Russia’s Islamic outreach is driven by several factors, first among them domestic worries. Muslims constitute nearly 15 percent of the Russian population, and Moscow fought two religious and nationalist insurrections in the Muslim-majority North Caucasus region. The rise of the Islamic State and al-Qaeda in Syria increased Moscow’s concerns about an extremist threat, especially given the sizable role of jihadis from North Caucasus within the two groups.

Three weeks after the Russians first intervened in Syria, in September 2015, Putin urged Russian Islamic leaders to stand against extremism. “Their ideology is built on lies, on open perversion of Islam,” he said. “They are trying to recruit followers in our country as well.”

Russia may also be attempting to counter the widespread perception that Moscow is hostile to Islam (because of the lingering legacy of the Soviet invasion of Afghanistan) or to Sunni Islam in particular (because the country is associated with Iran and its proxies). “Internationally, Moscow is utilizing the Chechen factor to offset criticism that Russia is part of the Shiite alliance,” says Yury Barmin, a political analyst specializing in Russia’s Middle East policy. “The Chechen military police in Syria is case in point. The Chechens are rebuilding the Grand Mosque in Aleppo as well, which may be seen as an attempt to be more appealing to Syria’s Sunni population.”

Yet another motivating factor is Moscow’s desire to distinguish itself from the United States. Russia’s Islamic outreach became more visible, at least in the Middle East, in 2016, precisely when anti-Muslim sentiments in Western countries appeared on the rise, and Russian trolls and bots were spewing anti-Muslim rhetoric on American political forums.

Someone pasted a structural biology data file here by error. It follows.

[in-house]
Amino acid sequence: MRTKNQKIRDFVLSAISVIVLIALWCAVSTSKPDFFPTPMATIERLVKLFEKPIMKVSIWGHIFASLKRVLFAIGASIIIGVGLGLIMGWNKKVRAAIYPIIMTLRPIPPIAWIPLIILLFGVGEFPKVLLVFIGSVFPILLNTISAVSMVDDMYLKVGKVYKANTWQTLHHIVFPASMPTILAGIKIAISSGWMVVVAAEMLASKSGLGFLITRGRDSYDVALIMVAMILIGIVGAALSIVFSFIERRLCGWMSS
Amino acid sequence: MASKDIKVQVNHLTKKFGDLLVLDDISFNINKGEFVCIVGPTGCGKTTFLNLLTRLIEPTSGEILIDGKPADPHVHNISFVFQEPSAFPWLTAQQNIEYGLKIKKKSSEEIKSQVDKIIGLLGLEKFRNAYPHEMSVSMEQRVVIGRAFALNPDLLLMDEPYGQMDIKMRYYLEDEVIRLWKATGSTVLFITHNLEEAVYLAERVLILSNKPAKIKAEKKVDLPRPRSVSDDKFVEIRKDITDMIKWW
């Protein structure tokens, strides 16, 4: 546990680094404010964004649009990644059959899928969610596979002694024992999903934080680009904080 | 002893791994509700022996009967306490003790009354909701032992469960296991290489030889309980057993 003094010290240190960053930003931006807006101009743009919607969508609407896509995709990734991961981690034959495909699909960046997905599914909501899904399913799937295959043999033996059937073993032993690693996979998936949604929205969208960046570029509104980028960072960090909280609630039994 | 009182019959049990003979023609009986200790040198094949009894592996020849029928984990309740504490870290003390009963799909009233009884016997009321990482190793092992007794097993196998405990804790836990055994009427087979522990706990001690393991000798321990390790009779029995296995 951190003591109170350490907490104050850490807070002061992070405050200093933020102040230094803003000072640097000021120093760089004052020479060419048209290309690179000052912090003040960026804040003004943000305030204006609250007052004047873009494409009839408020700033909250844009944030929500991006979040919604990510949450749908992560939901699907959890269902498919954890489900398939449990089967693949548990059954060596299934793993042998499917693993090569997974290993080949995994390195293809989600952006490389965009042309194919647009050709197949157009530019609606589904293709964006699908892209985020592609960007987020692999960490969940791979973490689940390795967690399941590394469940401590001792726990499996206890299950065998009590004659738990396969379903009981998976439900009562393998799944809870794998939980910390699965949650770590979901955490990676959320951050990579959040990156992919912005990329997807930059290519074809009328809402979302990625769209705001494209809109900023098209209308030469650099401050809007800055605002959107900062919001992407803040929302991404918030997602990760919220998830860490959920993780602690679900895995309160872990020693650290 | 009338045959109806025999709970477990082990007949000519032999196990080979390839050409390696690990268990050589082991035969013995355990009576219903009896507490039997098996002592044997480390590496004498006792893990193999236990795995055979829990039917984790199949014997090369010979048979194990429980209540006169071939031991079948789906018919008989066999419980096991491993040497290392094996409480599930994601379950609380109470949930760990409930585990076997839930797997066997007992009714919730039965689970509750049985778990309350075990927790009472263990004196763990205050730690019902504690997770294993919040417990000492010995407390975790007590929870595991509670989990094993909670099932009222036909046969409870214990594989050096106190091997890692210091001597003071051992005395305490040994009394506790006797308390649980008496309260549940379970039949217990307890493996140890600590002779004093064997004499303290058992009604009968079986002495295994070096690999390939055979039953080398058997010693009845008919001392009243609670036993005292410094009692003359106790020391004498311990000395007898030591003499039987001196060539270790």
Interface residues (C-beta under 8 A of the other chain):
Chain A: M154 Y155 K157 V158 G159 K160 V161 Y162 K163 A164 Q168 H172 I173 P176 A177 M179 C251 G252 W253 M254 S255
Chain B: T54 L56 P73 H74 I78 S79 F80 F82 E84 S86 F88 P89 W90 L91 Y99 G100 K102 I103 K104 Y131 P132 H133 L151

“Russia is generally investing in the idea that it is not America, it is not against Islam, it is offering a moderate alternative, and their tool in this is Ramzan Kadyrov and the Chechen model,” says a political analyst of Chechen origins. “Chechnya is known … to people in the region.”

On the Arab side, governments are willing to partner with Russia in part because they see value in Kadyrov.

“Ramzan Kadyrov has made it one of his top priorities in recent years to build friendships throughout the Middle East, in particular the Gulf. Kadyrov portrays Chechnya as essentially an independent Islamic state,” says Neil Hauer, a Georgia-based political analyst on Syria, Russia, and the Caucasus. “Kadyrov also offers Arab and Gulf leaders … his experience in crushing a domestic Islamist insurgency.”

The scale of the push against political and Salafi Islam is unprecedented in the Arab world. Several countries in the Middle East and North Africa are working together more closely than ever to suppress extremism and steer local populations to a new understanding of street protests as a tool of jihadists and an obstacle to social peace.

Even Syria, a close Russia ally that was until recently isolated by most of its neighbors, could become part of this effort. Damascus recently introduced a law that would require authorities to “systematically” counter political Islam and “Wahhabism,” as the Salafi brand in Saudi Arabia is widely known, across the various sectors of state and society.

The U.S. and other Western countries may not accept the principle that Islamists and Salafis are as dangerous as militant jihadis. Russia, by promoting a particular brand of Islamic moderation in unison with Arab powers, could cement its position in the region more deeply than through economic and military means alone.